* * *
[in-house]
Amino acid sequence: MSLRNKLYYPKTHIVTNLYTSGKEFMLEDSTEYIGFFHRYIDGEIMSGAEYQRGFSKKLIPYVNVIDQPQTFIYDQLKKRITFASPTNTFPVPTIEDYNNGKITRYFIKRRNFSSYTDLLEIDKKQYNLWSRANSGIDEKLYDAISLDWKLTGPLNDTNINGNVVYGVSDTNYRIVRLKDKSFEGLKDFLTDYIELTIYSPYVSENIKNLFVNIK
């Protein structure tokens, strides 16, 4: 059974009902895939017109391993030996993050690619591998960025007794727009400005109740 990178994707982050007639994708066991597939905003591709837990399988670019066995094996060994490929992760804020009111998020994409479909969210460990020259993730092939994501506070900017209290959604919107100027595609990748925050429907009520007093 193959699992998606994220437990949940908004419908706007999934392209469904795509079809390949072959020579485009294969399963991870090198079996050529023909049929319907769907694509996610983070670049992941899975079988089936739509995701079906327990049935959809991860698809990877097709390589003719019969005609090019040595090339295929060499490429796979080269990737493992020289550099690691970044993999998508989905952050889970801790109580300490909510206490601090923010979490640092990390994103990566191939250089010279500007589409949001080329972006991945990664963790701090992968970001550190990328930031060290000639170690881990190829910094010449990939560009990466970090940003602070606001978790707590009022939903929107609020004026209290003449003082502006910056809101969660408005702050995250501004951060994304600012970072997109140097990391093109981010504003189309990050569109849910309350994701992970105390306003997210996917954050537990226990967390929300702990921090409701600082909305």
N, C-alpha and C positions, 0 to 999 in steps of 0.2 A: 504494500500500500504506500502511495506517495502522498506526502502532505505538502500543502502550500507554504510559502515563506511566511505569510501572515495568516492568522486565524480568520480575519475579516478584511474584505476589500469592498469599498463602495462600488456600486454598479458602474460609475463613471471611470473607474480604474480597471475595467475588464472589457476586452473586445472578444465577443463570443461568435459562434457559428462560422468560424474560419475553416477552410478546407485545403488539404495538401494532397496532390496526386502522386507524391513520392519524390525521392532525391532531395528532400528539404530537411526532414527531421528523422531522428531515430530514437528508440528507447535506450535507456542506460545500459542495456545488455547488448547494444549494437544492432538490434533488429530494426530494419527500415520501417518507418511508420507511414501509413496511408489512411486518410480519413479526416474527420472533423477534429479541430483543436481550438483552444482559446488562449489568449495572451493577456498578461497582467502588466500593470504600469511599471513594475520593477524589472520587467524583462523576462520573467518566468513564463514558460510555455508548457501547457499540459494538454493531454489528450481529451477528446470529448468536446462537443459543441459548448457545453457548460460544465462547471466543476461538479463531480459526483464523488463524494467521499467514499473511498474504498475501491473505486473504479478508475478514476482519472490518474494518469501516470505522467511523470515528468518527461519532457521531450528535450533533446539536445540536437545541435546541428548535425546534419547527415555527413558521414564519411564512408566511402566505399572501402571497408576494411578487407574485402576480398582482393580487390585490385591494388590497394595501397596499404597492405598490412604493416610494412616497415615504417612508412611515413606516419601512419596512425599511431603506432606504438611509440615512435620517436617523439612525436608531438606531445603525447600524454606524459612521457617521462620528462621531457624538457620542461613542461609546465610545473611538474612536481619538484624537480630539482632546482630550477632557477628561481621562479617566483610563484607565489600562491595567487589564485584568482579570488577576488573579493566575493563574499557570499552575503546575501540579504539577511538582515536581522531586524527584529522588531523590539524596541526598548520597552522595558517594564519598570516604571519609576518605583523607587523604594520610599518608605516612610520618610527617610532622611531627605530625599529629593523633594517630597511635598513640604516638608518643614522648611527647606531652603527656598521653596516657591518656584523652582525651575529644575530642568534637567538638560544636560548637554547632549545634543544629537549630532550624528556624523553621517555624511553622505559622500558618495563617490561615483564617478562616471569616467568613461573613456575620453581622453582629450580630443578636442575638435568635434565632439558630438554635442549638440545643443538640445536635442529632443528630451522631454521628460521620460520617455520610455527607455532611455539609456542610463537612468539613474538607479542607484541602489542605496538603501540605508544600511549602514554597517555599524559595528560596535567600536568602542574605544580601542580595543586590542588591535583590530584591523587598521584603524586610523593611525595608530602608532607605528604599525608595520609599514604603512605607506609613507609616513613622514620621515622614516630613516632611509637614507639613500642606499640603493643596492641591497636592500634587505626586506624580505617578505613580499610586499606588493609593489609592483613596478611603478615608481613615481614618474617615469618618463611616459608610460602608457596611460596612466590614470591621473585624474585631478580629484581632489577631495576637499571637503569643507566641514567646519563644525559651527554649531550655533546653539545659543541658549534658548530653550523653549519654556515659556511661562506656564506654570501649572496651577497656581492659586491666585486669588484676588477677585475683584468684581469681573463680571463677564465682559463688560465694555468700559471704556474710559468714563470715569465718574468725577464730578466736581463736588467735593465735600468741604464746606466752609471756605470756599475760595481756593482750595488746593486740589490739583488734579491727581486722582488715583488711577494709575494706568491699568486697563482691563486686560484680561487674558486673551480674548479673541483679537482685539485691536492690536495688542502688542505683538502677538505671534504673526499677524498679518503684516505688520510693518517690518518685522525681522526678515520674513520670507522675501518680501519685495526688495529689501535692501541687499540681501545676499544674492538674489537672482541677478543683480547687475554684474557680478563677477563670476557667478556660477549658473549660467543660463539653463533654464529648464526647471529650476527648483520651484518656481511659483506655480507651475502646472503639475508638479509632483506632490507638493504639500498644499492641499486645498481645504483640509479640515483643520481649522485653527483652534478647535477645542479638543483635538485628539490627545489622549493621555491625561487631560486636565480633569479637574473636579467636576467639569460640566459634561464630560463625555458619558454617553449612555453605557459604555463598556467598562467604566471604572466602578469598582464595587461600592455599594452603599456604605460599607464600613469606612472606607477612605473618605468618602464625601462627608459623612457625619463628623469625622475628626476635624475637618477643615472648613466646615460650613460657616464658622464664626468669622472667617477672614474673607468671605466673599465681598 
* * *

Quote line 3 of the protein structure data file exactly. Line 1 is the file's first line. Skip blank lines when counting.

């Protein structure tokens, strides 16, 4: 059974009902895939017109391993030996993050690619591998960025007794727009400005109740 990178994707982050007639994708066991597939905003591709837990399988670019066995094996060994490929992760804020009111998020994409479909969210460990020259993730092939994501506070900017209290959604919107100027595609990748925050429907009520007093 193959699992998606994220437990949940908004419908706007999934392209469904795509079809390949072959020579485009294969399963991870090198079996050529023909049929319907769907694509996610983070670049992941899975079988089936739509995701079906327990049935959809991860698809990877097709390589003719019969005609090019040595090339295929060499490429796979080269990737493992020289550099690691970044993999998508989905952050889970801790109580300490909510206490601090923010979490640092990390994103990566191939250089010279500007589409949001080329972006991945990664963790701090992968970001550190990328930031060290000639170690881990190829910094010449990939560009990466970090940003602070606001978790707590009022939903929107609020004026209290003449003082502006910056809101969660408005702050995250501004951060994304600012970072997109140097990391093109981010504003189309990050569109849910309350994701992970105390306003997210996917954050537990226990967390929300702990921090409701600082909305």